by Ellen Jackowski Chief Sustainability and Social Impact Officer at HP
Submitted by HP Inc.
As renowned author and management consultant Peter Drucker is often credited with saying, “Culture eats strategy for breakfast.” The collective beliefs, actions and support within a shared culture determine whether a strategy succeeds or fails. Whether transforming a governmental response to climate change or driving a business response, empowering a cultural shift that enables individuals to have agency in the success of the strategy is key.
This is a lesson HP embraces and we are driving action.
Unleashing a 55K sustainable impact team
For the past two years, under the leadership of our CEO Enrique Lores, sustainable impact targets, including diversity, equity, and inclusion, have been part of the annual performance evaluation for our executive leadership team. Performance against these sustainable impact targets and other business objectives is tied to their total compensation.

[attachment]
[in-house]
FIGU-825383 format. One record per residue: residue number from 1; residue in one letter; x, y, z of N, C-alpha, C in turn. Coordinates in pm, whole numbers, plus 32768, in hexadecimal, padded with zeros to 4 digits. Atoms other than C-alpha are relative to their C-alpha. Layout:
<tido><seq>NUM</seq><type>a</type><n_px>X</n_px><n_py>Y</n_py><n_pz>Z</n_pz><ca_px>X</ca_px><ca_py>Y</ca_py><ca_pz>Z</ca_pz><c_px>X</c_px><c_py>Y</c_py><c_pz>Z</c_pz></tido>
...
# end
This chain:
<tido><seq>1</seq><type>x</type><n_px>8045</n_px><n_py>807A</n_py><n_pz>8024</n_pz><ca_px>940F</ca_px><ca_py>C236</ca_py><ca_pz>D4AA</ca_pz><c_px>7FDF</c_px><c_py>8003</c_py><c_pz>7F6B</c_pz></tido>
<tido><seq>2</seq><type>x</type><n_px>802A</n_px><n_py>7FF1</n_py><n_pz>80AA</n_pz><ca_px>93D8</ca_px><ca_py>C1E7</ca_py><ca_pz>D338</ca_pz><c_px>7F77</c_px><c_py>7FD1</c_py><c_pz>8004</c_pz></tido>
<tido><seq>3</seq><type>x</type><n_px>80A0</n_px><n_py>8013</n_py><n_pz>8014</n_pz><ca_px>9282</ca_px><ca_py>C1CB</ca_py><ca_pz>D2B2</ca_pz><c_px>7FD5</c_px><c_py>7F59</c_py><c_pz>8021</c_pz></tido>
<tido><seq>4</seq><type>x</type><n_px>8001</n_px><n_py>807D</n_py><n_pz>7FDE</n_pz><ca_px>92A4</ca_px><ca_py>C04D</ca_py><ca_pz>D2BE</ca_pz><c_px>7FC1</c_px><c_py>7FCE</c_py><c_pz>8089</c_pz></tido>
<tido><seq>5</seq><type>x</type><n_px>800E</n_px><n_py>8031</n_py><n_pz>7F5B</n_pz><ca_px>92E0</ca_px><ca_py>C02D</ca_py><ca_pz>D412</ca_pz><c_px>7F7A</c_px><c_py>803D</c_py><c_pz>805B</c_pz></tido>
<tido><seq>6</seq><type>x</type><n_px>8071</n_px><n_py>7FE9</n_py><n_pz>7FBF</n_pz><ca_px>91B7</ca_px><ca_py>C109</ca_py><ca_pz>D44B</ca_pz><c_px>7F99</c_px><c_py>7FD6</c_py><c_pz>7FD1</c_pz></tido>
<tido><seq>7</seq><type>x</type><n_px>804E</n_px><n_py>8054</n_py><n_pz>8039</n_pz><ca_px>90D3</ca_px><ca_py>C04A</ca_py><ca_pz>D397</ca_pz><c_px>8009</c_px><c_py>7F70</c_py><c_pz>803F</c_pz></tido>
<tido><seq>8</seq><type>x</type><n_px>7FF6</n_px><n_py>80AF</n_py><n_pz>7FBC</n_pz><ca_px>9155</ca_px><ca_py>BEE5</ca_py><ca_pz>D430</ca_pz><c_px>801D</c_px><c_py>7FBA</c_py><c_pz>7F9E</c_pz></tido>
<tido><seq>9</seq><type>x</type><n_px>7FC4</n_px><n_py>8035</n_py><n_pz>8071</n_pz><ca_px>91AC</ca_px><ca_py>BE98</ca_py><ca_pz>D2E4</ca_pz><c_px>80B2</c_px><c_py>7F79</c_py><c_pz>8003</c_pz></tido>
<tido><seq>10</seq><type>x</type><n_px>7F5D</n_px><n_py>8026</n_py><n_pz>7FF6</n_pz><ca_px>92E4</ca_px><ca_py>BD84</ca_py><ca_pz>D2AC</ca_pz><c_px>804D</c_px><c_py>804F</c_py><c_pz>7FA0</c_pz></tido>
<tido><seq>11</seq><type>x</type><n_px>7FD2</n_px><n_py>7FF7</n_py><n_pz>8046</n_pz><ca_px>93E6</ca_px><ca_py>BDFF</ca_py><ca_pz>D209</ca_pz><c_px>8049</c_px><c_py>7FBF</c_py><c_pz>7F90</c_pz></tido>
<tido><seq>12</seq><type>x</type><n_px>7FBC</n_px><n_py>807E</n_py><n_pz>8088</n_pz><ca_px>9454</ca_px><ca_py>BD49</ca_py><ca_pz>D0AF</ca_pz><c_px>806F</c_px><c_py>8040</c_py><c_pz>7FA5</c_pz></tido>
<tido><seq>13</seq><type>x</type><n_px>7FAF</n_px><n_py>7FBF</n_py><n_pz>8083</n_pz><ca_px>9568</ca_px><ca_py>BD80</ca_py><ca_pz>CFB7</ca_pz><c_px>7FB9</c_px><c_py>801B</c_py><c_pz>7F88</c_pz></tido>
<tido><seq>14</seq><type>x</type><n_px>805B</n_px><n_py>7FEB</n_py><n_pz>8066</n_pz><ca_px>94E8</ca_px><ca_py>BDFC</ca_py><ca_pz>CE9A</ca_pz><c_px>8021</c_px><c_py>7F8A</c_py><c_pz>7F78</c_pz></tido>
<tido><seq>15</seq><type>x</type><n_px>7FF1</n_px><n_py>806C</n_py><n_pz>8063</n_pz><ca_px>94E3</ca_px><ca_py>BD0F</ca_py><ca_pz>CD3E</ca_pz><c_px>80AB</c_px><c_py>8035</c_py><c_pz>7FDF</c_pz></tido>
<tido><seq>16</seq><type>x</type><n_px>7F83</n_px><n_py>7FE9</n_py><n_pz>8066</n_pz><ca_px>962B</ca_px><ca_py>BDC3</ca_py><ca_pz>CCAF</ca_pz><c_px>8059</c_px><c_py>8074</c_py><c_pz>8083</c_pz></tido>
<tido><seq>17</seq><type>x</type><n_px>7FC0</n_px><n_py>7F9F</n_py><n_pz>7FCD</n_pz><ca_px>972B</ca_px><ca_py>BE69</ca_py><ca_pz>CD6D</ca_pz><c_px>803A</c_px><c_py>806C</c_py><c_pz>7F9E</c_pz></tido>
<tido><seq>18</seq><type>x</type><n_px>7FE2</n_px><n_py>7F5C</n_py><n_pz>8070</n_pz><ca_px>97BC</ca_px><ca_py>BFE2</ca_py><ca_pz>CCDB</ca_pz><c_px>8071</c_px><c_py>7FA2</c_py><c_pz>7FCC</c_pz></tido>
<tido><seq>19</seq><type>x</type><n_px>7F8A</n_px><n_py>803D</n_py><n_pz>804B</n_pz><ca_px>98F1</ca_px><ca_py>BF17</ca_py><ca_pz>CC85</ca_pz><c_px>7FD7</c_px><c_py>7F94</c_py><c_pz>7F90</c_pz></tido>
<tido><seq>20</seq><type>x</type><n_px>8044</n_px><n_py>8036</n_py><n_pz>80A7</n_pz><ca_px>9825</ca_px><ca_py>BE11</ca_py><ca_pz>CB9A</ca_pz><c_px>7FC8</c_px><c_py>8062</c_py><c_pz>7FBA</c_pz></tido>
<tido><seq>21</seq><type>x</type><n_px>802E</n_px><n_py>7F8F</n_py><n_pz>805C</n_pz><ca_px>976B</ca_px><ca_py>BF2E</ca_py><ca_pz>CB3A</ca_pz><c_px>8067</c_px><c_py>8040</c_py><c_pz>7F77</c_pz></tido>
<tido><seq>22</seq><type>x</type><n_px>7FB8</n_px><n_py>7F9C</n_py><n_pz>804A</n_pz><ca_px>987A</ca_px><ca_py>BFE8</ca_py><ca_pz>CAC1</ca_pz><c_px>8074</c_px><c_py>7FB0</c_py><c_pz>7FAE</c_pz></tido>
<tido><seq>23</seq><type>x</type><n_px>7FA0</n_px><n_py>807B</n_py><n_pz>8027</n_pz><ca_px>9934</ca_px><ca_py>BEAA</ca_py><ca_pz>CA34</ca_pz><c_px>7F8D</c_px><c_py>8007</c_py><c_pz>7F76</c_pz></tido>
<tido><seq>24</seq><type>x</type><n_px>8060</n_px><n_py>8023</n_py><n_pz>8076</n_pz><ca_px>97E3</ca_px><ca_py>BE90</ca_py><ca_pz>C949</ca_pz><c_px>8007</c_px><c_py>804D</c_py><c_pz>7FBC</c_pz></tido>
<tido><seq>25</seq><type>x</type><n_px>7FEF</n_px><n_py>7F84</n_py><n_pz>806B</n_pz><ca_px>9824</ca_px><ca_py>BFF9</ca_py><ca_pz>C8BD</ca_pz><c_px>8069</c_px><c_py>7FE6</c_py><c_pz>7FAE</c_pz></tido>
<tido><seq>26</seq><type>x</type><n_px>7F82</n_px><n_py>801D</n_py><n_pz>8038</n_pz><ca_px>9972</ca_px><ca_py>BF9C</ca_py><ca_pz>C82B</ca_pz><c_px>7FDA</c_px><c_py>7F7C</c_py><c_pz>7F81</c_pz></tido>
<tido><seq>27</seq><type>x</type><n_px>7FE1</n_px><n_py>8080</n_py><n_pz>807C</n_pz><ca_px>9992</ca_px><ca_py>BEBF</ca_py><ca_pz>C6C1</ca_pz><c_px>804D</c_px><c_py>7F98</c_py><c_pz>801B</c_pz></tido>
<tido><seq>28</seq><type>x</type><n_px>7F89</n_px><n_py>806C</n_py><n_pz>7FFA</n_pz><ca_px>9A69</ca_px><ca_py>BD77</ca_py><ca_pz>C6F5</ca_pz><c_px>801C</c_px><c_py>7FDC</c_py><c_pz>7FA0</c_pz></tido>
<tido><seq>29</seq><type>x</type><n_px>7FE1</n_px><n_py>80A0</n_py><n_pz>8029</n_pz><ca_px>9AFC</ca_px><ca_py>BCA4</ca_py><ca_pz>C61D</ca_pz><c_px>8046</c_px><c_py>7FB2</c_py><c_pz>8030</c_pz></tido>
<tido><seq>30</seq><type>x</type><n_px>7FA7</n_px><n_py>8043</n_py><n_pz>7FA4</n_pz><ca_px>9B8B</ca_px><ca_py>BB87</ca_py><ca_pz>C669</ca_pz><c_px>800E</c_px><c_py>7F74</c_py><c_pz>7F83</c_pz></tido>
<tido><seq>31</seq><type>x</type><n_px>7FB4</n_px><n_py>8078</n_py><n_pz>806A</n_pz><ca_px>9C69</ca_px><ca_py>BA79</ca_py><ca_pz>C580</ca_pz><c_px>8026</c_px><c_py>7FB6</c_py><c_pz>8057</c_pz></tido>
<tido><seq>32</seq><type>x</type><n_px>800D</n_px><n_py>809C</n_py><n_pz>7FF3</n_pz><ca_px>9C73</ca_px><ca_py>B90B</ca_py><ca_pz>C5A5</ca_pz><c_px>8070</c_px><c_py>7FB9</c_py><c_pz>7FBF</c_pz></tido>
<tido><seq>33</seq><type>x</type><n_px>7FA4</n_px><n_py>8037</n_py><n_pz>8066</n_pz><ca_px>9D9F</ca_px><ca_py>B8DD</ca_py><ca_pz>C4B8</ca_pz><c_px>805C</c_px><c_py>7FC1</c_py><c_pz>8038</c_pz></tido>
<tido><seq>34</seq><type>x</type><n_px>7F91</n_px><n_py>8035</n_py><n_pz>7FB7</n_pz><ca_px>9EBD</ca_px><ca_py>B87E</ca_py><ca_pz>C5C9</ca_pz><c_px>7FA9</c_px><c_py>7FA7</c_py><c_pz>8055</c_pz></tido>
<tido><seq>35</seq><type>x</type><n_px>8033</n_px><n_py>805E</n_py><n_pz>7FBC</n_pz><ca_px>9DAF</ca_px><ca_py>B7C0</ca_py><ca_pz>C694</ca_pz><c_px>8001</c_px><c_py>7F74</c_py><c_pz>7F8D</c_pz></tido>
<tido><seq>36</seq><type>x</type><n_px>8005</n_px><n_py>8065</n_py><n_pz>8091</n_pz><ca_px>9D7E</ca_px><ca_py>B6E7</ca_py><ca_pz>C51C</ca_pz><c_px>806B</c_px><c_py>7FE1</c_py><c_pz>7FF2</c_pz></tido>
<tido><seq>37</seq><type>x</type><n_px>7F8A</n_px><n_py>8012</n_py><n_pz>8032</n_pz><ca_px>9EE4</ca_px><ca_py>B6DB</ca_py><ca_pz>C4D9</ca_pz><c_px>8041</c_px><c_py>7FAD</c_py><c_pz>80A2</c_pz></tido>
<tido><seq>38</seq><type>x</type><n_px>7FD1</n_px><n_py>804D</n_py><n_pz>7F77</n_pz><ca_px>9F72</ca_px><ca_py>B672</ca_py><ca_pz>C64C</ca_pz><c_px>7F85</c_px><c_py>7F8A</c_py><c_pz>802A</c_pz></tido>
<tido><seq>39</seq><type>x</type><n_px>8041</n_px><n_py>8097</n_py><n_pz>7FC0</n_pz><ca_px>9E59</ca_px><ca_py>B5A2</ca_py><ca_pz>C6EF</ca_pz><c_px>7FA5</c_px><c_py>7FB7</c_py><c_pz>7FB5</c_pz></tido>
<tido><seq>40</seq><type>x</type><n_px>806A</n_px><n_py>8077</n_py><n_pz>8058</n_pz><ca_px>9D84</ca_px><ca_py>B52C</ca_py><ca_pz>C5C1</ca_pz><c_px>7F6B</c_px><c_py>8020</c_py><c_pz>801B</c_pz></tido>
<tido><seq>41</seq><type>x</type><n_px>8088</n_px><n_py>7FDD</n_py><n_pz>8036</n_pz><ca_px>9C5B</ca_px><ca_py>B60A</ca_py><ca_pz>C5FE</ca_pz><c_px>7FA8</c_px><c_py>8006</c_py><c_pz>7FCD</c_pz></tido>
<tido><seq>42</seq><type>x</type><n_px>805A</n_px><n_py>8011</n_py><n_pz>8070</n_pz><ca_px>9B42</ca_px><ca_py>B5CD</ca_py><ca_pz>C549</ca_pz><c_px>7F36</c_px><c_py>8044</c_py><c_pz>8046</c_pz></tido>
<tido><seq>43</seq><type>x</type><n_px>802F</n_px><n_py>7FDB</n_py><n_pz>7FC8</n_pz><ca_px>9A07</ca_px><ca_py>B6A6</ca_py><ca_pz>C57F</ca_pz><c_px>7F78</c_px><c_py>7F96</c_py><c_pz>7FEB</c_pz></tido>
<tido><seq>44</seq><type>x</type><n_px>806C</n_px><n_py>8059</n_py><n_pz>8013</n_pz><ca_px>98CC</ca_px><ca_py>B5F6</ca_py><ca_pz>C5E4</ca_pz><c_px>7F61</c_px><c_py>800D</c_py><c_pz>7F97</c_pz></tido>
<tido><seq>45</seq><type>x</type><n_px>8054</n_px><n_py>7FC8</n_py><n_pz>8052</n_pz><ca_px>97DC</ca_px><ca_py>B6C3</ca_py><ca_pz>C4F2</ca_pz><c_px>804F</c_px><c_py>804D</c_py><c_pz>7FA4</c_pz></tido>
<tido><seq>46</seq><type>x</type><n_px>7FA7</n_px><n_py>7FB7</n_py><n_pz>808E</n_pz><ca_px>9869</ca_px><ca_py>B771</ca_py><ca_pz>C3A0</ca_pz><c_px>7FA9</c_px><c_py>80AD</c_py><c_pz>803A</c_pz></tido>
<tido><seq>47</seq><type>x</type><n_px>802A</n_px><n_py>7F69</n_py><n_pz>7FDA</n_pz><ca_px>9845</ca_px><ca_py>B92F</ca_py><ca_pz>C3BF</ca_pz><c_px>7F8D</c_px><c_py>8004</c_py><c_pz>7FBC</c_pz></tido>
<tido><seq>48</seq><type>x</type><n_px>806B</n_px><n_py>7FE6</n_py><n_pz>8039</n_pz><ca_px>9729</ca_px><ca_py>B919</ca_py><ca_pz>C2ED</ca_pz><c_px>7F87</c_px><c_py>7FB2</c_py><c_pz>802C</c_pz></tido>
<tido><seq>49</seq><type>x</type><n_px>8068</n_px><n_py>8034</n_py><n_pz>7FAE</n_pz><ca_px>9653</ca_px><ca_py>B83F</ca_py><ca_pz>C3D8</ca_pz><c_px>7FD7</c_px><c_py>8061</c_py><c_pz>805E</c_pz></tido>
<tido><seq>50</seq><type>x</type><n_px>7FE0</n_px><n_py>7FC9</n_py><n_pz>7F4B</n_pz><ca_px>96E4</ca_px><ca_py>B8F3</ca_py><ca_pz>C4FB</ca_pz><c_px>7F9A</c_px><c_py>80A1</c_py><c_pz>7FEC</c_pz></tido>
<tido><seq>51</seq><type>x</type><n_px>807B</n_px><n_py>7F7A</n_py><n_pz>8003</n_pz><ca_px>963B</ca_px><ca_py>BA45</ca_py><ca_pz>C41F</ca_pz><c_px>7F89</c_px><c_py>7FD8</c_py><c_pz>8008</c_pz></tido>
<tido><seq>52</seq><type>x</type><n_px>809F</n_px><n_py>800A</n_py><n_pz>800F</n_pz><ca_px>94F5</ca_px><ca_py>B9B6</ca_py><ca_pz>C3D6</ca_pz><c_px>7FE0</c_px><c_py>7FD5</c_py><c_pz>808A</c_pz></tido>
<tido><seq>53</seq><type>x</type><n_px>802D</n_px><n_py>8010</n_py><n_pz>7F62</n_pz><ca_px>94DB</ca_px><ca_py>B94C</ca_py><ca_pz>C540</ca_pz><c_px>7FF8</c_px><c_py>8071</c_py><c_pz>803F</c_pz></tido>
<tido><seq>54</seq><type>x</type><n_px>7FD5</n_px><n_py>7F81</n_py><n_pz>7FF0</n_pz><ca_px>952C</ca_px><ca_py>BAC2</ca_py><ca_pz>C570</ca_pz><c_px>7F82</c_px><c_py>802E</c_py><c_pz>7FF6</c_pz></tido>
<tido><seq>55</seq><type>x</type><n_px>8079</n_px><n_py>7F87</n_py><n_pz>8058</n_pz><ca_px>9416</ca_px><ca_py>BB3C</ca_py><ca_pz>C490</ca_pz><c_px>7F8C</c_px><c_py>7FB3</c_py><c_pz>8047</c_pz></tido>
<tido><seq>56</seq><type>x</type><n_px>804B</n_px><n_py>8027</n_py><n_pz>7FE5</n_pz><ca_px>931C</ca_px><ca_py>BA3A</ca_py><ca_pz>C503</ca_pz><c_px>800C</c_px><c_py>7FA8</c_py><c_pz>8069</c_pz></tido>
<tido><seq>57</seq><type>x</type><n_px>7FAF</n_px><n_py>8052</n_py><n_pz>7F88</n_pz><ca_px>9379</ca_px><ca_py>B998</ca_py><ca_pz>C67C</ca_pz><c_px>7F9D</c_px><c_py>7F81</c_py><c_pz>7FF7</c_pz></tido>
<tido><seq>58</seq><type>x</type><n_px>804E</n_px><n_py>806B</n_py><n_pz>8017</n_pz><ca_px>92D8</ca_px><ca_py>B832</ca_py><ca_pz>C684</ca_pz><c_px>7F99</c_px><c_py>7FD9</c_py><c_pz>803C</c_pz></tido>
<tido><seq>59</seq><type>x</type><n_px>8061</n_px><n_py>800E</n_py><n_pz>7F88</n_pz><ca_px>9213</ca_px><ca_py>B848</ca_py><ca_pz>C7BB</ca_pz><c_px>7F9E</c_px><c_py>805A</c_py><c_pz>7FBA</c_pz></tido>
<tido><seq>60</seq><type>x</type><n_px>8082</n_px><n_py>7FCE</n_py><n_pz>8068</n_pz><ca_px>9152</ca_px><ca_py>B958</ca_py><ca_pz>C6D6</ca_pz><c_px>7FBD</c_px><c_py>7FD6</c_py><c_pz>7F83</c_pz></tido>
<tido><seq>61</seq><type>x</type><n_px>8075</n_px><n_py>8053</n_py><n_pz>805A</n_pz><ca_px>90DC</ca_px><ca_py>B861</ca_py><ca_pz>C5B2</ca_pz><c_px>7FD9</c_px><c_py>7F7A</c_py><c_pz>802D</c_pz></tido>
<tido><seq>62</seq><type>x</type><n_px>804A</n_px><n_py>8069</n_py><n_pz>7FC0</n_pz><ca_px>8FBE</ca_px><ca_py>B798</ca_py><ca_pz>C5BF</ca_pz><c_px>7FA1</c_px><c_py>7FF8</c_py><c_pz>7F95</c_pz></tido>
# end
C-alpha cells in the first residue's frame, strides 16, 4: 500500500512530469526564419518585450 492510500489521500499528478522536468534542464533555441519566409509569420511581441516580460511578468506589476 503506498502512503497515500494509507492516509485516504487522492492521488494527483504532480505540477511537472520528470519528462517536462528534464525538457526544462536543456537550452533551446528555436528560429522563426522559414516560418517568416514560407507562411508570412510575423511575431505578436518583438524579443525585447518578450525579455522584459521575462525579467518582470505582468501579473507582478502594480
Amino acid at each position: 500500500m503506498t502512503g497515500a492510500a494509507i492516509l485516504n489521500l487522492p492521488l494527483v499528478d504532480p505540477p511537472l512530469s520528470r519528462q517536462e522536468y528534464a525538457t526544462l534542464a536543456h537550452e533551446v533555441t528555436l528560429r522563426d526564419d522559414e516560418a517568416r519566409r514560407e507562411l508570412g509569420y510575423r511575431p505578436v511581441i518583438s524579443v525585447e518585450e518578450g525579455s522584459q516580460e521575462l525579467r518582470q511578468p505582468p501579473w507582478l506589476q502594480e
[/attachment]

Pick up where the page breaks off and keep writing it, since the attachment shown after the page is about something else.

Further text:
Now, for the first time, every HP employee is encouraged to set a sustainable impact goal as part of their FY21 goal setting process. This move emboldens every one of our employees worldwide to have a personal stake in the success of our sustainable impact strategy regardless of their role or title. Essentially, we’re empowering a 55,000-person sustainable impact team within our company.
For employees, having agency to set their own sustainable impact goal gives them the ability to control what may otherwise feel beyond their control. The human, economic, and environmental impacts of climate change and systemic social inequalities can seem too massive and overwhelming to even know where to start. Individual actions can feel insignificant compared to the magnitude of the challenges. For employees working in roles not traditionally associated with sustainability, understanding how and where to contribute can be elusive. By giving employees the training and support to connect individual sustainable impact goals with their everyday job responsibilities, we’re creating a focused, connected network of impact that’s aligned with our corporate vision and strategy. Employees have greater control, meaning and purpose in their work, while helping accelerate our efforts to creating positive, lasting change at scale.